Researchers continued demonstrating that limbs and vertebral column movements were for a great part the outcome of elastic strain energy stored in the tendons and aponeurosis during the first half of the stride and used for the second half and the swing phase. “The elastic energy stored in and recovered from tendons during cyclical locomotion can reduce the metabolic cost of locomotion.” (Cavagna et al., 1977; Alexander, 1988; Roberts et al., 1997).
Soon, it was revealed that muscles store and reuse elastic strain energy even in the absence of tendons. “Apart from the role of tendons and collagen in energy storage, the muscle itself stores and recovers elastic strain energy, as elastic strain energy can occur in the absence of tendons.”
Microscopic tendons vibrate within the back muscles and they vibrate in chaotic fashion when the rider’s movement exceed the possible range of motion of the horse’s thoracolumbar column.
Even at microscopic level, the horse’s frequency or cadence is an important element of the conversation between horse and rider. “Because the muscle is composed of both muscle fibers and tendinous materials, all of these structures must be collectively ‘tuned’ to the spring properties for the muscle-tendon system to store and recover elastic strain energy during locomotion.”
As a simplistic equitation believes that forward movement can be created by rushing the horse forward, the practical application of advanced research demonstrates that rushing the horse faster than his natural cadence stiffens the back muscles, hampering their capacity to convert the thrust generated by the hind legs into upward forces, balance control, and horizontal forces, forward movement.
While some theories pretend than greater amplitude of movement can be achieved by elongating the muscles, real science explains that elasticity is created within the muscles by large proteins known as filaments titine.
“Titine functions as serially linked spring that develop tension when stretched. There are multiple titin isoforms that vary in size and stiffness. Which explain the elastic-stiffness diversity across vertebrate muscles.” (Eccentric Muscle Contractions: Their contribution to injury, prevention, rehabilitation, and sport. Paul C. LaStayo, PT, PhD. John M. Woolf, PT, MS, ATC. Michael D. Lewek, PT. Lynn Snyde-Mackler, PT, ScD. Trugo Relch, BS. Stan L. Lindstedt, PhD. Journal of Orthopaedic and sports physical therapy. 557-571. Vol.33, No.10, October 2003)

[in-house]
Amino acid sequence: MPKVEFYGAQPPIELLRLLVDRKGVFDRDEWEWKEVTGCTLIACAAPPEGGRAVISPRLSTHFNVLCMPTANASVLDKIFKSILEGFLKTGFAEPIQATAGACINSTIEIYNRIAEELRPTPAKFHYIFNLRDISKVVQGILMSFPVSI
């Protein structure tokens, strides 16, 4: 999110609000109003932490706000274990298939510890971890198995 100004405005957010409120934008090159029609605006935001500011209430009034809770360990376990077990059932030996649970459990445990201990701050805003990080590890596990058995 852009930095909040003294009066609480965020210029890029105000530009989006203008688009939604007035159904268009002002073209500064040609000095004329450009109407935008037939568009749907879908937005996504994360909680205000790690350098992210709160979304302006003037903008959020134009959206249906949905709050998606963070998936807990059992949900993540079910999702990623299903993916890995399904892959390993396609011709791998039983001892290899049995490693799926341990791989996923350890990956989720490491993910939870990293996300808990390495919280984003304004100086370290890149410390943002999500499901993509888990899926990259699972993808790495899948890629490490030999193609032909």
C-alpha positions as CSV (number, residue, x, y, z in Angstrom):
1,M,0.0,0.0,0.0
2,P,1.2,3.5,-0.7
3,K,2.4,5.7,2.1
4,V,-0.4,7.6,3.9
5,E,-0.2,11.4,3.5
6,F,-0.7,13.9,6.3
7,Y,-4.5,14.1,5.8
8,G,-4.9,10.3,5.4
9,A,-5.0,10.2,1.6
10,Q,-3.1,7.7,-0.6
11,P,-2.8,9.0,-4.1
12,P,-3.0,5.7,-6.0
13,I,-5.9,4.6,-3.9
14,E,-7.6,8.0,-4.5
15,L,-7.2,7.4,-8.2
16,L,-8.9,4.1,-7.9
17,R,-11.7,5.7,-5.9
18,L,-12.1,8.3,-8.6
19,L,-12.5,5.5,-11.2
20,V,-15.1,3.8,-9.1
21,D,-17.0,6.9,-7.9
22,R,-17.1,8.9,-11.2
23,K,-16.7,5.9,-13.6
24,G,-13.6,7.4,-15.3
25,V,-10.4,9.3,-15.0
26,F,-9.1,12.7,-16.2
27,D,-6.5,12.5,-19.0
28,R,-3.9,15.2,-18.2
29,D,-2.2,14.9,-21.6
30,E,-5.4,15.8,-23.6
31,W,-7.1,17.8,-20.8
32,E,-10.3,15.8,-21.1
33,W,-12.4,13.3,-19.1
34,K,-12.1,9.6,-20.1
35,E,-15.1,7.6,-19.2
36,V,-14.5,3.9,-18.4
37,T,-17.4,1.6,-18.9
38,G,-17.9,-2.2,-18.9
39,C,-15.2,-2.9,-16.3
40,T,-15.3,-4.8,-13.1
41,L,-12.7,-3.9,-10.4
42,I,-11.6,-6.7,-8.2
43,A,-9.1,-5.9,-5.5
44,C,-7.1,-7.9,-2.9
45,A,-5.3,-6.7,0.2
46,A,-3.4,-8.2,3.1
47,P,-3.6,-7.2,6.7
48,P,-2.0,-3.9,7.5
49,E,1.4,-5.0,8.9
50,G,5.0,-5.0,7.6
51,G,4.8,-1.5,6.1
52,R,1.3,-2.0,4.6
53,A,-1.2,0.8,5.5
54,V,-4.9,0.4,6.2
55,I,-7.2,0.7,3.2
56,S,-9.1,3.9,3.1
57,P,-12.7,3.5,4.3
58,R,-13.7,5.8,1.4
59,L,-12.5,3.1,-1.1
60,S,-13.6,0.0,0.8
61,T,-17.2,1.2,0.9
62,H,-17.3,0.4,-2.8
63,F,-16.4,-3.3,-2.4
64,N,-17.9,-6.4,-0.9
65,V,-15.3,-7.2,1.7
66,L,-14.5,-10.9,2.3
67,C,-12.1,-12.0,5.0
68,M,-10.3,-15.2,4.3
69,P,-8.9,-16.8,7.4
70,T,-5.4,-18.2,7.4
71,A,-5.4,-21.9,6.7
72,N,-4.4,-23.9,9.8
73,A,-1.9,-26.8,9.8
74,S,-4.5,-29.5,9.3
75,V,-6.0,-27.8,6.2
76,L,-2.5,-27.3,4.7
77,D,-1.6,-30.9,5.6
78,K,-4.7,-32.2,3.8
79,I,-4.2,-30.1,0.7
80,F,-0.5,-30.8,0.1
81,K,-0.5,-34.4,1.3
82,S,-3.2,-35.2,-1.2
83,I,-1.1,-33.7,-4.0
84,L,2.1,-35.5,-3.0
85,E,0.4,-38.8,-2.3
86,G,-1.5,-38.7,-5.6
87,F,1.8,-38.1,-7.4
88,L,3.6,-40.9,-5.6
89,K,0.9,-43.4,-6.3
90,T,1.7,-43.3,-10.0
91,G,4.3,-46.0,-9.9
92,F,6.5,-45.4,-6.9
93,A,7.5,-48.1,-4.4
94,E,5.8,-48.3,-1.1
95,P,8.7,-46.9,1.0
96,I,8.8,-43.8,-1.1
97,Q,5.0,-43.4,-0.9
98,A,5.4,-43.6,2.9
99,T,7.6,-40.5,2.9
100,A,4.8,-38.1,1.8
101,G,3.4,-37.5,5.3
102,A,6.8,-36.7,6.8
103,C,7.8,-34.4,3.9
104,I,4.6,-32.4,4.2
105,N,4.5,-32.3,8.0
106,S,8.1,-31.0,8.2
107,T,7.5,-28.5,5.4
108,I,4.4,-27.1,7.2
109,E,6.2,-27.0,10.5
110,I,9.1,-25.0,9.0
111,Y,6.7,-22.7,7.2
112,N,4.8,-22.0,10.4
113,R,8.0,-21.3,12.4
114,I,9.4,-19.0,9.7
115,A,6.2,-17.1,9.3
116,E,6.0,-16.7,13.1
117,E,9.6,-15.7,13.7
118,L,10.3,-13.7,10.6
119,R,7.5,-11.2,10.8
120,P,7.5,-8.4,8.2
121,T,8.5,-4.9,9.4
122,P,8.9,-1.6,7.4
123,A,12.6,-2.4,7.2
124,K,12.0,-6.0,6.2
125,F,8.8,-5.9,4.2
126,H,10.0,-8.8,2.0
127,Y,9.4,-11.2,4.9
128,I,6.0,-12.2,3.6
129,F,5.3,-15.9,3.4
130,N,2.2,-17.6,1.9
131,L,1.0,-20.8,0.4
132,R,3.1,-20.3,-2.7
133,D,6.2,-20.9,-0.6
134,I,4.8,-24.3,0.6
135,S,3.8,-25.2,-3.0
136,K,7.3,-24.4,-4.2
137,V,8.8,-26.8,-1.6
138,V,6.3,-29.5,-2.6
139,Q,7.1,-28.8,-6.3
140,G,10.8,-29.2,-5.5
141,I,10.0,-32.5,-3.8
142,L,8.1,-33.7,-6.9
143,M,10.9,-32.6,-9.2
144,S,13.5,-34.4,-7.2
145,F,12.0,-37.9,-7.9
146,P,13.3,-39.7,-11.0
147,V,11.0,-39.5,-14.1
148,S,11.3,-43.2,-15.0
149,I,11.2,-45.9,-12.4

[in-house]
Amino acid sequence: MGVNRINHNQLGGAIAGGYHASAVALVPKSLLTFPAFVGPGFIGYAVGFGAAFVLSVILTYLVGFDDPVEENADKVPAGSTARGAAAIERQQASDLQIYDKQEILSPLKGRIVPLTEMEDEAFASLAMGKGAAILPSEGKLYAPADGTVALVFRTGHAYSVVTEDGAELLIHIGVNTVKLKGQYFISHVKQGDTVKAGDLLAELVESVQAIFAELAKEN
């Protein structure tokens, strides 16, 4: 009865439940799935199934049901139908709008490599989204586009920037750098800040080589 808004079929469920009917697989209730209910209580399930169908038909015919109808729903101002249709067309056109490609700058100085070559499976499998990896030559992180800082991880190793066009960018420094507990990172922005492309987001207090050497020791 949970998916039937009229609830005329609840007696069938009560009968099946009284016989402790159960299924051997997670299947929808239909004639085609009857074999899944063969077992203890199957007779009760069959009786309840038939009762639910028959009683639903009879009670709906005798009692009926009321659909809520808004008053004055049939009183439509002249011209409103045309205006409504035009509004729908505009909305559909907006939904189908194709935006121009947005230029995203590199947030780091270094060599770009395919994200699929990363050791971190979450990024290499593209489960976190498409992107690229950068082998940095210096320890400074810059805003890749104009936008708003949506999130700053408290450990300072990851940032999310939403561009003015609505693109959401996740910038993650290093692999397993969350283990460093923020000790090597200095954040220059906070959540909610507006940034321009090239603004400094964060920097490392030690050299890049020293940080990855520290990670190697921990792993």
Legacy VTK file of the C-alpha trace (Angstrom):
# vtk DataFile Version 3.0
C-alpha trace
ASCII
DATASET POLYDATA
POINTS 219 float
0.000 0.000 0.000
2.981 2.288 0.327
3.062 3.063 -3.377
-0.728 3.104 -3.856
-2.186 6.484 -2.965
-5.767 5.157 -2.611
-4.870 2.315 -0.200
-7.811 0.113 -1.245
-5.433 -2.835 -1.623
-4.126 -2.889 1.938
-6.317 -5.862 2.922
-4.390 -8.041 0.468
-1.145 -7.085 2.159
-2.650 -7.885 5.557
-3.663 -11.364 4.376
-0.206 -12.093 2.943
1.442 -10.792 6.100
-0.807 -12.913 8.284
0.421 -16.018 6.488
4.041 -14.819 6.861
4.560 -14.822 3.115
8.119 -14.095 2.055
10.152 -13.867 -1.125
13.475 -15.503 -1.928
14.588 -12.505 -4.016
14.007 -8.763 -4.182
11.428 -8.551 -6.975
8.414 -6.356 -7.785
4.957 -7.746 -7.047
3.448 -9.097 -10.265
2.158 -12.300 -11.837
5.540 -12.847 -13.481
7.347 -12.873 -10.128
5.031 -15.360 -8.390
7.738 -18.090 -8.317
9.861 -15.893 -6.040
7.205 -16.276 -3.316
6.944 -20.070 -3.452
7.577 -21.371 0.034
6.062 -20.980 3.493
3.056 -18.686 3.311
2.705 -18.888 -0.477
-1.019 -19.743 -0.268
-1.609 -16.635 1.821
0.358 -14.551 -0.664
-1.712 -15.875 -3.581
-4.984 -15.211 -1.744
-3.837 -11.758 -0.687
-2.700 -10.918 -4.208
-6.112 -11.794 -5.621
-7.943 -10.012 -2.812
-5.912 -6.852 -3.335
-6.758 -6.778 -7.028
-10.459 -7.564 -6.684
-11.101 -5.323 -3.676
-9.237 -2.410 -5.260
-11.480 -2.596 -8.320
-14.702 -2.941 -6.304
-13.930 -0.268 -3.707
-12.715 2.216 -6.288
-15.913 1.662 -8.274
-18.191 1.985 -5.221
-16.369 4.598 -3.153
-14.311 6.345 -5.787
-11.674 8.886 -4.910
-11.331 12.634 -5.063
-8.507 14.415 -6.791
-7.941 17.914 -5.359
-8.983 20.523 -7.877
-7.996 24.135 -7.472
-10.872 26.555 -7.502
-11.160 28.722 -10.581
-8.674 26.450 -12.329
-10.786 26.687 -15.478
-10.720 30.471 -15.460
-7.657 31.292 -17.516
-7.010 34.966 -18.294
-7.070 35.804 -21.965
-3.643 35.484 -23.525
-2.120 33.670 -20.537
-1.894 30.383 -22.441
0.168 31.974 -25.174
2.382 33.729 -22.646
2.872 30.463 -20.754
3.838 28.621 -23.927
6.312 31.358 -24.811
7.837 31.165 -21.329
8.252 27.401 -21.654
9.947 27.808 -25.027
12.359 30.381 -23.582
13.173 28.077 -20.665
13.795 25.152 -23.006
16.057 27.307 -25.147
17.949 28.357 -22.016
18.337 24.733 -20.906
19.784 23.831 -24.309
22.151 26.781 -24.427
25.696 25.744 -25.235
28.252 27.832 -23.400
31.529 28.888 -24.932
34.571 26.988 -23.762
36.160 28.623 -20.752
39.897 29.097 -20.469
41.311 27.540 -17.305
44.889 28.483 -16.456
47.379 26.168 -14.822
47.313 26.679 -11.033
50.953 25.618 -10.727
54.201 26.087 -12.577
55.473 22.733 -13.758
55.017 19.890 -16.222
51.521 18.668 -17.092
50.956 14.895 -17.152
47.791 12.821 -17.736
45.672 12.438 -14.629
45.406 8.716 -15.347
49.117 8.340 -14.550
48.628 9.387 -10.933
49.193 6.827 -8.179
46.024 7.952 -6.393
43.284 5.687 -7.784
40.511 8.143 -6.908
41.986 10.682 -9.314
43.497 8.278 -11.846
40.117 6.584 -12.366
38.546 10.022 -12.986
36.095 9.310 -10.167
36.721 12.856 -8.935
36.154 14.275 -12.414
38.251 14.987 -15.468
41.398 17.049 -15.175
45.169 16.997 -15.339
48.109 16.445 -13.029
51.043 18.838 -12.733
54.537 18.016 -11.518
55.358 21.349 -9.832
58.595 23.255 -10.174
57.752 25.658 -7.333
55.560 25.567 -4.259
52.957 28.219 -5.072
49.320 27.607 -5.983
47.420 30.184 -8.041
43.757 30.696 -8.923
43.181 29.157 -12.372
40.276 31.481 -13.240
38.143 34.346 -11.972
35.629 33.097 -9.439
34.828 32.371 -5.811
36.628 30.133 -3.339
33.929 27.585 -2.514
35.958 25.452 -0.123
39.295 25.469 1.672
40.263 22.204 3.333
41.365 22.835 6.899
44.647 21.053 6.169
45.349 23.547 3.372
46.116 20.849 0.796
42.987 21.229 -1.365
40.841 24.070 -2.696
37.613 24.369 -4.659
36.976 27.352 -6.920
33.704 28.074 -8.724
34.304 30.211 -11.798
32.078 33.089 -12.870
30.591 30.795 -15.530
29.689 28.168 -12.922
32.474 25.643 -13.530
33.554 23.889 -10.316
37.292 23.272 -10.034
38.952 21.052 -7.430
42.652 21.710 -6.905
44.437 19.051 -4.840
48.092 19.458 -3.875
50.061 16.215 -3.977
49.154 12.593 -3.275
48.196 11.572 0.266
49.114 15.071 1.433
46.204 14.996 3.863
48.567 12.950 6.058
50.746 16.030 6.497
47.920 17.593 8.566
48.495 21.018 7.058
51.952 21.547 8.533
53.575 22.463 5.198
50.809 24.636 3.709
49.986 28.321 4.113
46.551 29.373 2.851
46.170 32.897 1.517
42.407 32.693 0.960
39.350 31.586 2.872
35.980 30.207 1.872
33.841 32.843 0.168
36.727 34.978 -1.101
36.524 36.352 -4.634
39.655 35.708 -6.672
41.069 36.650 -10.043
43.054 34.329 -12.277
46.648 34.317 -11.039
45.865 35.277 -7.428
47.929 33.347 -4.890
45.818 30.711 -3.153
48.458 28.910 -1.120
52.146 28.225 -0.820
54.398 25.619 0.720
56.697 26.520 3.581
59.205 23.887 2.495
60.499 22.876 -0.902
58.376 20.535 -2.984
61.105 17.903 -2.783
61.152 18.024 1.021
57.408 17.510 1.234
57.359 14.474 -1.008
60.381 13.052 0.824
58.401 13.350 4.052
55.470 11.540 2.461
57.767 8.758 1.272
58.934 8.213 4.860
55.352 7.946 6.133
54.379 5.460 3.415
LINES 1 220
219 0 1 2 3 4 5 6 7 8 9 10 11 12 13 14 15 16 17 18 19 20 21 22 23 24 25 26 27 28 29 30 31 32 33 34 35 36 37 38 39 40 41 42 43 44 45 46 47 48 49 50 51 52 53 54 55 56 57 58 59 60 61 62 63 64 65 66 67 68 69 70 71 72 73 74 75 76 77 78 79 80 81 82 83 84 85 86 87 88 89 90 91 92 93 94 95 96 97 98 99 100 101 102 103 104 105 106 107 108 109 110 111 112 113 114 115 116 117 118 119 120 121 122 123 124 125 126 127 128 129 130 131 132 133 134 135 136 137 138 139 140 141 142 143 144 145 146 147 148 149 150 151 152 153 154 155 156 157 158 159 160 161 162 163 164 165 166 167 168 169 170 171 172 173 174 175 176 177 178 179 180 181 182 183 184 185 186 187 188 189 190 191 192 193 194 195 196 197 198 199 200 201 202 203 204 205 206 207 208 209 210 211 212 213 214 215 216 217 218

Titine functions as a locomotor spring and therefore, it has to be tuned to the frequency of muscle use. Frequency is part of the efficiency of the locomotion and rushing the horse at a speed exceeding the horse natural cadence is also rushing the horse toward lameness.
These simple scientific findings expose the difference between talking about science and upgrading riding and training principles to actual knowledge, “going to that place and making a case.” The practical application of advanced research opens fascinating perspectives, quality of life, performances and soundness. However, the practical application of advanced studies is literally a paradigm shift. The practical application commences by upgrading riding and training principles to actual knowledge. One cannot hold to old core beliefs, (cognitive dissonance) and apply actual knowledge. Schools of thoughts integrating new knowledge to old theories are setting up humans and equine athletes for failure.
Academic equitation believes for instance that balance is achieved by shifting the weight back over the haunches. Actual knowledge exposes the falsehood of such a belief. There is no backward weight transfer. Instead, a horse increases the duration of the hind leg deceleration phase.
“The present study’s finding of significantly greater duration of hind limb support, along with a consequently shorter swing phase, contradict previous reports that found no differences in these times between front and rear limbs.” (J. L. Morales, DMV, PhD – 1998)
New findings contradicting old findings is the norm in equine research, in opposition to the equestrian tradition which want to believe that principles are forever true and irrevocable. Carl Sagan wrote, “In science, it often happens that scientists say, ‘You know that’s really a good argument; my position is mistaken’ and then they would actually change their minds and you never hear that old view from them again. They really do it. It does not happen as often as it should, because scientists are humans and change is sometimes painful. But it happens every day. I cannot recall the last time something like that happened in politics or religion.”
Going to that place and making a case is applying pertinent discoveries for better education through better understanding of the physics challenging the horse’s physique. Leonardo da Vinci stated that in spite of a good painting technique, the artist who does not have a sound understanding of the human body is likely to paint muscles looking like a bundle of radish. We can repeat traditional views, submit the horse to the correct aids and win on a bundle of radish, or, we can upgrade our riding and training techniques to actual knowledge, develop and coordinate the horse physique for the athletic demand of the performance and win on a sound horse.